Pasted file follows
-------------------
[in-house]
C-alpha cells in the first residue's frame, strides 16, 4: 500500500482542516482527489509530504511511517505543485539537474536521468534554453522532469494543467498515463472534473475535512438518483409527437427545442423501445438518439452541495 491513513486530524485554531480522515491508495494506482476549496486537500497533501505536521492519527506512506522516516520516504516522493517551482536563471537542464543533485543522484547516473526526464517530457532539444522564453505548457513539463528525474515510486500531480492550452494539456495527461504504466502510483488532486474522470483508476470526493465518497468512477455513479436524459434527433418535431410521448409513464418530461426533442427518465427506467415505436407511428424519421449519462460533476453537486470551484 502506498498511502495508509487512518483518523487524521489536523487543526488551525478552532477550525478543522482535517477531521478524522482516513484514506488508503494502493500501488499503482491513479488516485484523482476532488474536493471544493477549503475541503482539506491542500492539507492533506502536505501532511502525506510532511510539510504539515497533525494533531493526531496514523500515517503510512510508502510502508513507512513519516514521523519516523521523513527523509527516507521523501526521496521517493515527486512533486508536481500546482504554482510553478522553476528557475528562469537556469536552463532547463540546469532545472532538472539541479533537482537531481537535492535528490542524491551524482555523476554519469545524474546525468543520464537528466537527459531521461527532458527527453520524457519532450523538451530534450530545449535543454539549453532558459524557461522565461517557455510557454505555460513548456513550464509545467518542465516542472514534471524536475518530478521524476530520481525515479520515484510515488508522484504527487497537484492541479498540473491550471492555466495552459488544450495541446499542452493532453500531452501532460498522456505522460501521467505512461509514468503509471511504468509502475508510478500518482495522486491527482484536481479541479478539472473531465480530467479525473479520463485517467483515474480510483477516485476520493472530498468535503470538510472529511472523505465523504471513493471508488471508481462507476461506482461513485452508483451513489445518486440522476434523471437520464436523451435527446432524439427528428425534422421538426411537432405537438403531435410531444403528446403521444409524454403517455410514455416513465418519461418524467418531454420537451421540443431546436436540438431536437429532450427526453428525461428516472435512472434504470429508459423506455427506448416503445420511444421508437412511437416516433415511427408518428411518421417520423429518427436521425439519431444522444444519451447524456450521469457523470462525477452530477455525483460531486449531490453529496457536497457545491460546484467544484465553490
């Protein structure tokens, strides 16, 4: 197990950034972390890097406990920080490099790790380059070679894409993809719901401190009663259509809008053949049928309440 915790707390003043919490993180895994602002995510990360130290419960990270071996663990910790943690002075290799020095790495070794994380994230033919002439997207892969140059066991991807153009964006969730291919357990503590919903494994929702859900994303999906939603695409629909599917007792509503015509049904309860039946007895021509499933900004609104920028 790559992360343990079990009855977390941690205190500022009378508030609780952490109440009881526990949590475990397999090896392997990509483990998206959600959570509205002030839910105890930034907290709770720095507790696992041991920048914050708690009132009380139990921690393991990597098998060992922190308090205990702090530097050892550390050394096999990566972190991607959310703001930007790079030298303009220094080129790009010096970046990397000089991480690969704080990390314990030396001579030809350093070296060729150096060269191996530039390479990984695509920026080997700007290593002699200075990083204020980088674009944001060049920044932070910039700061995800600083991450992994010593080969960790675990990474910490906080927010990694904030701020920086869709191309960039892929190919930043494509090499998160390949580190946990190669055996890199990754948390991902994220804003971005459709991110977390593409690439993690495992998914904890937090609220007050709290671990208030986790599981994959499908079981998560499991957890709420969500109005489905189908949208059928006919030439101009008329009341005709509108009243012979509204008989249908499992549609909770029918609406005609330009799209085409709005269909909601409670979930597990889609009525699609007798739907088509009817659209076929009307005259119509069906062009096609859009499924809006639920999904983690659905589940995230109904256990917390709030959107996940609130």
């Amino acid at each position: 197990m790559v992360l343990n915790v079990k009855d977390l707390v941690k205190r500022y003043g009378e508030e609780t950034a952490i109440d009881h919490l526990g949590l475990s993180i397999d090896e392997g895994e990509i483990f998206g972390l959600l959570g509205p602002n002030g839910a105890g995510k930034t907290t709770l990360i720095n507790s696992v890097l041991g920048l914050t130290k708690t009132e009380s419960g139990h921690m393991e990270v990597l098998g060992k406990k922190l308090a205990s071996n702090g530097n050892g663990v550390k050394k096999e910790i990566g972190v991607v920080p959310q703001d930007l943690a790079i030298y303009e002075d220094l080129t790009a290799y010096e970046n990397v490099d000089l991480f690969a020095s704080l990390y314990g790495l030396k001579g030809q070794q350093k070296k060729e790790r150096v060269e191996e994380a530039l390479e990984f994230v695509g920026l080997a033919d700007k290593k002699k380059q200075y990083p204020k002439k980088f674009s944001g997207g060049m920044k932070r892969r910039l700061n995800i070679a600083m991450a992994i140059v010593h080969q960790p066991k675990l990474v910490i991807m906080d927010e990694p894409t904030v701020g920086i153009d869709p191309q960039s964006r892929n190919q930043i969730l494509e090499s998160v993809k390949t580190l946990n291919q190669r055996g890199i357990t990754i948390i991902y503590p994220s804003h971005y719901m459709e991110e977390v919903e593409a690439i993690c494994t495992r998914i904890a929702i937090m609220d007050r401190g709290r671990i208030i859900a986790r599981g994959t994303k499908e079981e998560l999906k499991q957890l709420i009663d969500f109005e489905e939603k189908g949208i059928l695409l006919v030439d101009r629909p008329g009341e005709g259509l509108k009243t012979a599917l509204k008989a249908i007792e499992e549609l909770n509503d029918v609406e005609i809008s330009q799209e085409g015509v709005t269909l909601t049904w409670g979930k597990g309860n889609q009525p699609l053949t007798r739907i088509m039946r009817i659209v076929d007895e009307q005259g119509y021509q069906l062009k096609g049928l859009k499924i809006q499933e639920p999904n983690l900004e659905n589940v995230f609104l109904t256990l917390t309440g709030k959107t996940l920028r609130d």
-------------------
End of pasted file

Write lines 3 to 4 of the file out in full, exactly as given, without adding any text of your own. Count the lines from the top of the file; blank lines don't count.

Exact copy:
């Protein structure tokens, strides 16, 4: 197990950034972390890097406990920080490099790790380059070679894409993809719901401190009663259509809008053949049928309440 915790707390003043919490993180895994602002995510990360130290419960990270071996663990910790943690002075290799020095790495070794994380994230033919002439997207892969140059066991991807153009964006969730291919357990503590919903494994929702859900994303999906939603695409629909599917007792509503015509049904309860039946007895021509499933900004609104920028 790559992360343990079990009855977390941690205190500022009378508030609780952490109440009881526990949590475990397999090896392997990509483990998206959600959570509205002030839910105890930034907290709770720095507790696992041991920048914050708690009132009380139990921690393991990597098998060992922190308090205990702090530097050892550390050394096999990566972190991607959310703001930007790079030298303009220094080129790009010096970046990397000089991480690969704080990390314990030396001579030809350093070296060729150096060269191996530039390479990984695509920026080997700007290593002699200075990083204020980088674009944001060049920044932070910039700061995800600083991450992994010593080969960790675990990474910490906080927010990694904030701020920086869709191309960039892929190919930043494509090499998160390949580190946990190669055996890199990754948390991902994220804003971005459709991110977390593409690439993690495992998914904890937090609220007050709290671990208030986790599981994959499908079981998560499991957890709420969500109005489905189908949208059928006919030439101009008329009341005709509108009243012979509204008989249908499992549609909770029918609406005609330009799209085409709005269909909601409670979930597990889609009525699609007798739907088509009817659209076929009307005259119509069906062009096609859009499924809006639920999904983690659905589940995230109904256990917390709030959107996940609130």
């Amino acid at each position: 197990m790559v992360l343990n915790v079990k009855d977390l707390v941690k205190r500022y003043g009378e508030e609780t950034a952490i109440d009881h919490l526990g949590l475990s993180i397999d090896e392997g895994e990509i483990f998206g972390l959600l959570g509205p602002n002030g839910a105890g995510k930034t907290t709770l990360i720095n507790s696992v890097l041991g920048l914050t130290k708690t009132e009380s419960g139990h921690m393991e990270v990597l098998g060992k406990k922190l308090a205990s071996n702090g530097n050892g663990v550390k050394k096999e910790i990566g972190v991607v920080p959310q703001d930007l943690a790079i030298y303009e002075d220094l080129t790009a290799y010096e970046n990397v490099d000089l991480f690969a020095s704080l990390y314990g790495l030396k001579g030809q070794q350093k070296k060729e790790r150096v060269e191996e994380a530039l390479e990984f994230v695509g920026l080997a033919d700007k290593k002699k380059q200075y990083p204020k002439k980088f674009s944001g997207g060049m920044k932070r892969r910039l700061n995800i070679a600083m991450a992994i140059v010593h080969q960790p066991k675990l990474v910490i991807m906080d927010e990694p894409t904030v701020g920086i153009d869709p191309q960039s964006r892929n190919q930043i969730l494509e090499s998160v993809k390949t580190l946990n291919q190669r055996g890199i357990t990754i948390i991902y503590p994220s804003h971005y719901m459709e991110e977390v919903e593409a690439i993690c494994t495992r998914i904890a929702i937090m609220d007050r401190g709290r671990i208030i859900a986790r599981g994959t994303k499908e079981e998560l999906k499991q957890l709420i009663d969500f109005e489905e939603k189908g949208i059928l695409l006919v030439d101009r629909p008329g009341e005709g259509l509108k009243t012979a599917l509204k008989a249908i007792e499992e549609l909770n509503d029918v609406e005609i809008s330009q799209e085409g015509v709005t269909l909601t049904w409670g979930k597990g309860n889609q009525p699609l053949t007798r739907i088509m039946r009817i659209v076929d007895e009307q005259g119509y021509q069906l062009k096609g049928l859009k499924i809006q499933e639920p999904n983690l900004e659905n589940v995230f609104l109904t256990l917390t309440g709030k959107t996940l920028r609130d």